Our recent publications - highlights
Neuroimaging and clinical features in adults with a 22q11.2 deletion at risk of Parkinson's disease
Butcher NJ, Marras C, Pondal M, Rusjan P, Boot E, Christopher L, Repetto GM, Fritsch R, Chow EW, Masellis M, Strafella AP, Lang AE, Bassett AS. Brain (2017) Mar 24. (doi: 10.1093/brain/awx053); [Epub ahead of print]
This research explored signs and symptoms in adults with 22q11.2 deletion syndrome that may be related to a risk of developing Parkinson's disease, a treatable movement disorder that affect some older adults. By using a combination of clinical assessments and brain imaging, we found new evidence that adults with 22q11.2 deletion syndrome may have problems with movements and may also have differences in dopamine, a brain chemical that can affect the way we move and feel. These results may help us better understand conditions that affect adults with 22q11.2DS, such as Parkinson's disease and schizophrenia.
The importance of copy number variation in congenital heart disease
Costain G, Silversides CK, Bassett AS.
Genomic Medicine (2016) 1, 16031; (doi:10.1038/npjgenmed.2016.31); published online 14 September 2016
Copy number variations are significant contributors to congenital heart disease. This review surveys recent advances in the field of structural genomics. It also explores the
clinical translation of findings and the anticipated future wave of whole-genome sequencing studies.
Internet Safety Issues for Adolescents and Adults with Intellectual Disabilities.
Buijs PC, Boot E, Shugar A, Fung WL, Bassett AS.
J Appl Res Intellect Disabil. 2016 Feb 23. (doi: 10.1111/jar.12250). [Epub ahead of print]
This article describes possible Internet dangers that adolescents and adults with intellectual disabilities may face, based on actual experiences of adolescents and adults with 22q11.2 deletion syndrome.
http://22q.ca/research/our-published-research/22q11.2 deletion syndrome</http://22q.ca/research/our-published-research/>
McDonald-McGinn DM, Sullivan KE, Marino B, Philip N, Swillen A, Vorstman JA, Zackai EH, Emanuel BS, Vermeesch JR, Morrow BE, Scambler PJ, Bassett AS. (2015) Nature Reviews Disease Primers 1:15071. doi: 10.1038/nrdp.2015.71.
Response to clozapine in a clinically identifiable subtype of schizophrenia: 22q11.2 deletions mediate side effect risk and dosage.
Butcher NJ, Fung WLA, Fitzpatrick L, Guna A, Andrade D, Lang A, Chow EWC, Bassett AS: British Journal of Psychiatry 206:484-491, 2015 (doi:10.1192/bjp.bp.114.151837)
This research explored how individuals with 22q and schizophrenia respond to the medication clozapine, and how it differs from individuals with schizophrenia who do not have 22q. We found that a lower dose of clozapine and using preventative measures can help lower the risks of side effects for individuals with 22q.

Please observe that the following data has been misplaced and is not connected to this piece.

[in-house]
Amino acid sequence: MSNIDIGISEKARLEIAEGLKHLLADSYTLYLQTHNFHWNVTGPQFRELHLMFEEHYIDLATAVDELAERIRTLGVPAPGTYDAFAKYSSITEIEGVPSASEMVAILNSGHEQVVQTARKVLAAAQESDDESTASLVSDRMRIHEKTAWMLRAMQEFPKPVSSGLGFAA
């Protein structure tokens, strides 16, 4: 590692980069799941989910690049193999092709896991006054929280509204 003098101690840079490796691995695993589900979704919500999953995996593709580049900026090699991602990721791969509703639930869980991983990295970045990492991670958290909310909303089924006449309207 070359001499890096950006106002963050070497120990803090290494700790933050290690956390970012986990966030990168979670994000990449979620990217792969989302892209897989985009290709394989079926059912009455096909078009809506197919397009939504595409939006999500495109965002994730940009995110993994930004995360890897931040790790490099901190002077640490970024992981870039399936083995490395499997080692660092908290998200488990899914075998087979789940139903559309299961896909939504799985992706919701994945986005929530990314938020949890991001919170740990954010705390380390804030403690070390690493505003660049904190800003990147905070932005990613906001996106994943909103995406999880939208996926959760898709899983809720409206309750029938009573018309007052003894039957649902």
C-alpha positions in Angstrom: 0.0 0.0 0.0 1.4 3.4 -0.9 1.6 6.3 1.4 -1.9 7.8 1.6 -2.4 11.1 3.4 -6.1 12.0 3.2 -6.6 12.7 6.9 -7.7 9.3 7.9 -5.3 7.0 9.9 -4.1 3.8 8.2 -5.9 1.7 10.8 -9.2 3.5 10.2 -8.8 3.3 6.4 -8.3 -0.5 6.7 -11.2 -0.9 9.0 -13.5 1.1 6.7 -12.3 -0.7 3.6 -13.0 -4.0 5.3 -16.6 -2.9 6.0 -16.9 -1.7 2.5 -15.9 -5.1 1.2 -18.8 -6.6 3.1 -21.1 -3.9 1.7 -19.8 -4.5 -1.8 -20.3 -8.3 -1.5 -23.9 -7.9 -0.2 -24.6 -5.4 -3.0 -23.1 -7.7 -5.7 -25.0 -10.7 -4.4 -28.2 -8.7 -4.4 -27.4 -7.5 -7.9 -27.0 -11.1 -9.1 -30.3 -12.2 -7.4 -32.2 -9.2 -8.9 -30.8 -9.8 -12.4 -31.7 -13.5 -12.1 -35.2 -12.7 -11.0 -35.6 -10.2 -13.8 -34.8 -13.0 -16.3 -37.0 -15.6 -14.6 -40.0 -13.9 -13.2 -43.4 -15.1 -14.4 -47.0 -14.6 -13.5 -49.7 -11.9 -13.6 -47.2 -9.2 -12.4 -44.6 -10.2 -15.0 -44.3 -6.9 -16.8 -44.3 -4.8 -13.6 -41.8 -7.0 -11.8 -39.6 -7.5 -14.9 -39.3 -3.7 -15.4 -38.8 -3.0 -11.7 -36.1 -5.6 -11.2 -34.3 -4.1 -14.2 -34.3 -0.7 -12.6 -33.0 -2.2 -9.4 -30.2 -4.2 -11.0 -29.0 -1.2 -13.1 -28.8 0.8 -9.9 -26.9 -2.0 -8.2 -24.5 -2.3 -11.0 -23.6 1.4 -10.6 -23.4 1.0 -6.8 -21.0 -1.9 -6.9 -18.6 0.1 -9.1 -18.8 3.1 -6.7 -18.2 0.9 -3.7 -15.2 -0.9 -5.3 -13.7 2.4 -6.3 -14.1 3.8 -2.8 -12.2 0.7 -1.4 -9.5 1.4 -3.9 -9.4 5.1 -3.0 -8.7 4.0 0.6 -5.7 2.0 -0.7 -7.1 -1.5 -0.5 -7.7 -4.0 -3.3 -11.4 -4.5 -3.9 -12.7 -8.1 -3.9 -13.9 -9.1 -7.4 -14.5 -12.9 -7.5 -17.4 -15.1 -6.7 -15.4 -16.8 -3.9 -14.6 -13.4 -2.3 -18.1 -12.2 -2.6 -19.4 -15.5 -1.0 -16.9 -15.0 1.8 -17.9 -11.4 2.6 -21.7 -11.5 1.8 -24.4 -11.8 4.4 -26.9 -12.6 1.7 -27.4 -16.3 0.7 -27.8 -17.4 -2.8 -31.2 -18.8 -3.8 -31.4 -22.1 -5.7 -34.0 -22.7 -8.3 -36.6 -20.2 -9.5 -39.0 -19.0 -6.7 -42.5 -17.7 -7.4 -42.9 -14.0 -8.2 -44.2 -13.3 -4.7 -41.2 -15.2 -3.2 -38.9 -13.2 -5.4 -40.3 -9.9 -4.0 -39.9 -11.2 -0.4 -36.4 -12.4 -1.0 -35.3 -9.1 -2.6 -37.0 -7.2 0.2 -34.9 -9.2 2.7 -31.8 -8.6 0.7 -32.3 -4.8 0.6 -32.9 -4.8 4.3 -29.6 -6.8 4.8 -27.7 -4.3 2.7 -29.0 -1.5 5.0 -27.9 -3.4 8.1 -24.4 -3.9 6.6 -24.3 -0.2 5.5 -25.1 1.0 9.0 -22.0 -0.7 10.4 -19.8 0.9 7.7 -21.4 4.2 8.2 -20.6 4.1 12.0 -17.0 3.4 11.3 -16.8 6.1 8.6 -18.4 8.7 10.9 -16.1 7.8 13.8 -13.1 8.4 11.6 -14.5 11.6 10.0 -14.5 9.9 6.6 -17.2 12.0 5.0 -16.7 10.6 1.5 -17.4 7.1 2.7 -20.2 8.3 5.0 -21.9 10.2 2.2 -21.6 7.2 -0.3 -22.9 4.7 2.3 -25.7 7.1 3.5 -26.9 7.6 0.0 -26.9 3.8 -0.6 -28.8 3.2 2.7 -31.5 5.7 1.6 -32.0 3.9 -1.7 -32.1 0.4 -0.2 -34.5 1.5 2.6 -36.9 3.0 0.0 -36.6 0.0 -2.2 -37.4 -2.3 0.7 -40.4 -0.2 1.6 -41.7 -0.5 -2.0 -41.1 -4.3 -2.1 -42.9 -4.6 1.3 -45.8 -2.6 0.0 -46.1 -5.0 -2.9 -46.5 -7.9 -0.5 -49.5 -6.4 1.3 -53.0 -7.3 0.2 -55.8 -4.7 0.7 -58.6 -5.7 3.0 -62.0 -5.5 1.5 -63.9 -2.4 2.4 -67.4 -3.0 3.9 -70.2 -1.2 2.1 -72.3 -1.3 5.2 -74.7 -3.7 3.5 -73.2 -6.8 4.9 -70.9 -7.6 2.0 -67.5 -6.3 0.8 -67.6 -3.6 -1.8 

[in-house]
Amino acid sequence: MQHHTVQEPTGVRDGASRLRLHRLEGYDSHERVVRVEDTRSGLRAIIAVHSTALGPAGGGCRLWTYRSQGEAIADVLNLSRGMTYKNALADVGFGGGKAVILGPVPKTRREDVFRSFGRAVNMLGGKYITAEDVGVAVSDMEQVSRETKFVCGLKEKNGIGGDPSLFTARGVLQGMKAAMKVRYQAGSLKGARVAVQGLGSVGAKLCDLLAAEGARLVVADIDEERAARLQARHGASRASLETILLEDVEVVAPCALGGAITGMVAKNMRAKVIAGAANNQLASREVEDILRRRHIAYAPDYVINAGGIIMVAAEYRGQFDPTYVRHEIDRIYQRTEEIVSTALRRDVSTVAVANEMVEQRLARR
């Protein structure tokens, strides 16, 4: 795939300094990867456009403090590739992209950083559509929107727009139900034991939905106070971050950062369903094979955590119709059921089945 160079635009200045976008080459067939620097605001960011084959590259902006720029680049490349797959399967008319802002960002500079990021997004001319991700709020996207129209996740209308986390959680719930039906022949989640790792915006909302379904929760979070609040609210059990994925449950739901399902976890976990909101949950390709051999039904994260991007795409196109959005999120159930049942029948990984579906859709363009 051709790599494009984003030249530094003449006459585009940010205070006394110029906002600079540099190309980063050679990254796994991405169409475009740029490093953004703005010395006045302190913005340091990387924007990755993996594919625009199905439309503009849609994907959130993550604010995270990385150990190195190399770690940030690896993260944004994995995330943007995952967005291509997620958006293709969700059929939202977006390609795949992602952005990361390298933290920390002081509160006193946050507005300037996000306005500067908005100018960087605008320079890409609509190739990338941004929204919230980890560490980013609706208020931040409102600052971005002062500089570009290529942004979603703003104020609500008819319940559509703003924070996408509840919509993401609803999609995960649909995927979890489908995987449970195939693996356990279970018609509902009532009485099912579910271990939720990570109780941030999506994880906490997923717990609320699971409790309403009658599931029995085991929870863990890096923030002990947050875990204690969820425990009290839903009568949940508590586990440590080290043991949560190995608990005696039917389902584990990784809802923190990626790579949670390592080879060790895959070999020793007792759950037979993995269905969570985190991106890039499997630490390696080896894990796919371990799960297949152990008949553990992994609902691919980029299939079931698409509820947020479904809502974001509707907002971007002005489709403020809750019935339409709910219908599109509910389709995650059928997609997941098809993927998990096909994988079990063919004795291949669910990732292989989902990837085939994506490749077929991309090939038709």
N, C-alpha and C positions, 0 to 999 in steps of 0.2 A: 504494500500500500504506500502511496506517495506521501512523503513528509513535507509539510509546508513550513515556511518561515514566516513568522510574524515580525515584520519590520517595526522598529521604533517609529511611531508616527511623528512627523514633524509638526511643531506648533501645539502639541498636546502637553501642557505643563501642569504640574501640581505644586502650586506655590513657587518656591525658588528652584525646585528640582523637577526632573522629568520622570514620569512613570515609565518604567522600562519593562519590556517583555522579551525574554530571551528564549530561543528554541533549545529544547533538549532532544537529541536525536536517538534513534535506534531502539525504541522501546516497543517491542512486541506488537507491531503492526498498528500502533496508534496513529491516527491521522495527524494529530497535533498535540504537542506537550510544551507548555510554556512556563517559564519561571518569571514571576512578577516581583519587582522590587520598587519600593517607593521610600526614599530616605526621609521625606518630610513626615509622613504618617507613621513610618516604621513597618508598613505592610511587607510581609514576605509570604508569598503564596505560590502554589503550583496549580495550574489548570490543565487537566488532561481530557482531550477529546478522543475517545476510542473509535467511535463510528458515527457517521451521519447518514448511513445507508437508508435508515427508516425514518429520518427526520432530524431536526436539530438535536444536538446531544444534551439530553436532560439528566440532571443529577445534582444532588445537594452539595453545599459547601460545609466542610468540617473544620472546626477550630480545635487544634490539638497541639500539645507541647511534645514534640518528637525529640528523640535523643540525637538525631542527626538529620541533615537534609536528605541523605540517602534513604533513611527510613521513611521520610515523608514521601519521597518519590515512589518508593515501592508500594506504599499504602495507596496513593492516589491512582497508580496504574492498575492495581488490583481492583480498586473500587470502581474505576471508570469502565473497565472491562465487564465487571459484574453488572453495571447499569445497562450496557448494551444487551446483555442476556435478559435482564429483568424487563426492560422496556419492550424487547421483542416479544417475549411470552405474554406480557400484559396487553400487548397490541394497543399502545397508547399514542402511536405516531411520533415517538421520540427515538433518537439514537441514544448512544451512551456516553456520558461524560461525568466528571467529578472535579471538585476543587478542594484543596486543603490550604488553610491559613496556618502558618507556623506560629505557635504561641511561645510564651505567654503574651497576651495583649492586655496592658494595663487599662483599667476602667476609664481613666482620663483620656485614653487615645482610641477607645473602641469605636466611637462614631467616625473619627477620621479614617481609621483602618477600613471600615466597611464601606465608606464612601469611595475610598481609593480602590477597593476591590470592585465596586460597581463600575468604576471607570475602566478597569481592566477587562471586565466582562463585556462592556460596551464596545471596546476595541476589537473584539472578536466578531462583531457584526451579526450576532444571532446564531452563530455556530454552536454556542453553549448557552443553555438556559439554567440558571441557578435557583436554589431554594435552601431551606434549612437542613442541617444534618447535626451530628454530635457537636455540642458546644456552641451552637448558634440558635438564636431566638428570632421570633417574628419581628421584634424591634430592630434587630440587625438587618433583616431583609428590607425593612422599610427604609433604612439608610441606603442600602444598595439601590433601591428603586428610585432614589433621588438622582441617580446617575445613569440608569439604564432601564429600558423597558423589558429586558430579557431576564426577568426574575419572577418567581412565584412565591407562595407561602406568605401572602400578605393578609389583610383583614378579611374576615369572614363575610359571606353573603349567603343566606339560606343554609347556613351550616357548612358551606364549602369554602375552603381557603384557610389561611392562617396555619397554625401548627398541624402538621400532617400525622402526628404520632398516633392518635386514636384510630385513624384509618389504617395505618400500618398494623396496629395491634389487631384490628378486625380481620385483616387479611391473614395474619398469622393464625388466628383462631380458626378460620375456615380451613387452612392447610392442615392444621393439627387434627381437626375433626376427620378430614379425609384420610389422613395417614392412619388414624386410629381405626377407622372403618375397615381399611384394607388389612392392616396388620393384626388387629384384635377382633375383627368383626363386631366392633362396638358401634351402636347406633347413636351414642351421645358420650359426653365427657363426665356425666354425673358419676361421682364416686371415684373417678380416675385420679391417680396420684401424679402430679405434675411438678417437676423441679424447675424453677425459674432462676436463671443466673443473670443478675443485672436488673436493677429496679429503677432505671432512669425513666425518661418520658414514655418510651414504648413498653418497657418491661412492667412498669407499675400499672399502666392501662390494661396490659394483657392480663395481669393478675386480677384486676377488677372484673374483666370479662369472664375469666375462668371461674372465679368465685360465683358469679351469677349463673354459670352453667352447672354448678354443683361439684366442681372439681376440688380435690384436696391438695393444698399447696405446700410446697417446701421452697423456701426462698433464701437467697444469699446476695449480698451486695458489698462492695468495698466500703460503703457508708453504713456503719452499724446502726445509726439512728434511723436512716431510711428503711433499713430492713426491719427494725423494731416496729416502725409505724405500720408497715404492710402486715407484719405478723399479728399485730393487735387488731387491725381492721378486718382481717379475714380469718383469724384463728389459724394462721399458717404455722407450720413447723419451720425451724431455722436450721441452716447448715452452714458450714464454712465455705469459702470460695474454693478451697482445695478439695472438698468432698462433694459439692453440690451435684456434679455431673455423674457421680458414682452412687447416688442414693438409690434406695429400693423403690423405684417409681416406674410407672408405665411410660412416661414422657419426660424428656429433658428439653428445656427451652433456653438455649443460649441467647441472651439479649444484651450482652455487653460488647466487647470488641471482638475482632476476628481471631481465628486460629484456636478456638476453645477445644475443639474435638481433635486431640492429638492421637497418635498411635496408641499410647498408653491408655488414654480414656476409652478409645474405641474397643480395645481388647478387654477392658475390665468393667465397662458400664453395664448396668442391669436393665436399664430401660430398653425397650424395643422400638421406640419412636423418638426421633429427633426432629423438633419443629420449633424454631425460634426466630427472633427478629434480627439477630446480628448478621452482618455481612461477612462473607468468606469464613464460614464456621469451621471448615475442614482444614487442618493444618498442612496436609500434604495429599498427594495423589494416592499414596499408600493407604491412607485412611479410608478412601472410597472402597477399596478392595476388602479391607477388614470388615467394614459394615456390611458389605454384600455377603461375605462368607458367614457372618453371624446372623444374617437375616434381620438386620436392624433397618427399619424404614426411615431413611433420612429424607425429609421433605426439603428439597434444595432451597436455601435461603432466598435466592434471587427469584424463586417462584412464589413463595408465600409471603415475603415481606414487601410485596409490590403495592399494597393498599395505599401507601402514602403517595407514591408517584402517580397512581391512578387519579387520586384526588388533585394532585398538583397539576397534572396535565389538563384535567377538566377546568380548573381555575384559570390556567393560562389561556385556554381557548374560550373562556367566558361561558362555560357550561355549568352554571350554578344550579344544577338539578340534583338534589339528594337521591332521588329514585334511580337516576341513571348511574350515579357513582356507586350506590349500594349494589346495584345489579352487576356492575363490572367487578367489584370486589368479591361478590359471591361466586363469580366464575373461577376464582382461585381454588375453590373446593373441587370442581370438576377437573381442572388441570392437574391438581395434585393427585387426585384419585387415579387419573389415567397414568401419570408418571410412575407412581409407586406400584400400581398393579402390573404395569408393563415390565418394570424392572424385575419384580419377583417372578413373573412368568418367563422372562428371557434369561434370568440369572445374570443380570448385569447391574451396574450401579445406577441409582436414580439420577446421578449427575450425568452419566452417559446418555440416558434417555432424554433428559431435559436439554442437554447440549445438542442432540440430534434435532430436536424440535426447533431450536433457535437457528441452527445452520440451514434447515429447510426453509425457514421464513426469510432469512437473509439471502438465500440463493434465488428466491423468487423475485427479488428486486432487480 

Boot E, Butcher NJ, van Amelsvoort TAMJ, Lang AE, Marras C, Pondal M, Andrade DM, Fung WLA, Bassett AS: American Journal of Medical Genetics Part A 167:639-645, 2015 (doi:10.1002/ajmg.a.36928)
This research looked at five examples of adults with 22q who also had movement disorders, which could range from balance problems to shakiness. Through these examples, we were able to suggest common symptoms and possible causes of these disorders, which can help other health care professionals to provide better care for individuals with 22q.
Fung WLA, Butcher NJ, Costain G, Andrade DM, Boot E, Chow EWC, Chung B, Cytrynbaum C, Faghfoury H, Fishman L, García-Miñaúr r S, George SR, Lang AE, Repetto G, Shugar A, Silversides C, Swillen A, van Amelsvoort T, McDonald-McGinn DM, Bassett AS and the International 22q11.2DS Consortium: Genetics in Medicine 17:599-609, 2015 (doi:10.1038/gim.2014.175)
This review is a practice guideline for providing health care to adults with 22q. An international panel of researchers collaborated to contribute to this paper, with topics covering the management of psychiatric and medical conditions, as well as how to identify these conditions in adults with 22q.
Cheung ENM, George SR, Costain GA, Andrade DM, Chow EWC, Silversides CK, Bassett AS: Clinical Endocrinology 81:190-196, 2014 (doi: 10.1111/cen.12466)
This research explored how common low calcium levels are in individuals with 22q, and what the possible causes are. We found that in addition to changes in parathyroid function, low thyroid function may also play a role in causing low calcium levels. Also, individuals with 22q can have low levels of magnesium, which can further lower calcium. Dietary intake such as pop and alcohol were also found to lower calcium levels, and reducing intake of these drinks is an important preventative strategy.